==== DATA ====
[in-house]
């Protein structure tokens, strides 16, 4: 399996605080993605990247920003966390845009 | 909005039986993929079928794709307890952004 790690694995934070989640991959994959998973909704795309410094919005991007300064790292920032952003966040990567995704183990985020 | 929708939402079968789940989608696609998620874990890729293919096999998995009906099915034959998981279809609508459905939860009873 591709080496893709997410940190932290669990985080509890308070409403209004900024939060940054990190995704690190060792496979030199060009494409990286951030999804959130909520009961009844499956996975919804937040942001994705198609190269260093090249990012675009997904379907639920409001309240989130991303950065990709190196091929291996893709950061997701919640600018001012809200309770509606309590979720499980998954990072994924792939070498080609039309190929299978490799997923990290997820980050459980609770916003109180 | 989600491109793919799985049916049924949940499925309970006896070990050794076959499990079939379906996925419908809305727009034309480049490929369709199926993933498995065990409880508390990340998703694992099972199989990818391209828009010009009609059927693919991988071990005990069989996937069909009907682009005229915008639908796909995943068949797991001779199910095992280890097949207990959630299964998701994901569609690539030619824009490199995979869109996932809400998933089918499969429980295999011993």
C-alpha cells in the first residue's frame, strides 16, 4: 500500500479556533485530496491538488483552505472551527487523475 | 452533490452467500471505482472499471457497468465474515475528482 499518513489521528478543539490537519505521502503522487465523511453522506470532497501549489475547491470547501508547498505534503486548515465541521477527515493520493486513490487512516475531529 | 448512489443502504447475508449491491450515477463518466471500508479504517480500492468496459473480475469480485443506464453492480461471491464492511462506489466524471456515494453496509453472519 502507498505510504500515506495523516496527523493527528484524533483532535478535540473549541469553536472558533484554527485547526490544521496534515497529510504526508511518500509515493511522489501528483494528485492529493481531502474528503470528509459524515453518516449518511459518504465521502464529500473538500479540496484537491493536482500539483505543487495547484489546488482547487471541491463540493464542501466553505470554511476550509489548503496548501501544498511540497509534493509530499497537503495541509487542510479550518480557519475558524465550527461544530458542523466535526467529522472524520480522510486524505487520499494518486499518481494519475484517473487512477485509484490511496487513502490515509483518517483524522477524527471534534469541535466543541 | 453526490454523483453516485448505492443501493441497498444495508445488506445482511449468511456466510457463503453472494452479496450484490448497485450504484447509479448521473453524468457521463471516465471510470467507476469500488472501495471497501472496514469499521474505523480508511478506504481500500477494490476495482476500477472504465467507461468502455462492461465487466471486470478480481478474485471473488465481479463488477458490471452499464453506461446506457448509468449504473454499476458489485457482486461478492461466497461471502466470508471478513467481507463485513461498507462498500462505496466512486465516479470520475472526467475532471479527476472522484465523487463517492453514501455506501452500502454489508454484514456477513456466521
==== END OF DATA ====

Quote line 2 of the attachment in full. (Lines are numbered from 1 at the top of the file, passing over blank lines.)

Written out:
């Protein structure tokens, strides 16, 4: 399996605080993605990247920003966390845009 | 909005039986993929079928794709307890952004 790690694995934070989640991959994959998973909704795309410094919005991007300064790292920032952003966040990567995704183990985020 | 929708939402079968789940989608696609998620874990890729293919096999998995009906099915034959998981279809609508459905939860009873 591709080496893709997410940190932290669990985080509890308070409403209004900024939060940054990190995704690190060792496979030199060009494409990286951030999804959130909520009961009844499956996975919804937040942001994705198609190269260093090249990012675009997904379907639920409001309240989130991303950065990709190196091929291996893709950061997701919640600018001012809200309770509606309590979720499980998954990072994924792939070498080609039309190929299978490799997923990290997820980050459980609770916003109180 | 989600491109793919799985049916049924949940499925309970006896070990050794076959499990079939379906996925419908809305727009034309480049490929369709199926993933498995065990409880508390990340998703694992099972199989990818391209828009010009009609059927693919991988071990005990069989996937069909009907682009005229915008639908796909995943068949797991001779199910095992280890097949207990959630299964998701994901569609690539030619824009490199995979869109996932809400998933089918499969429980295999011993």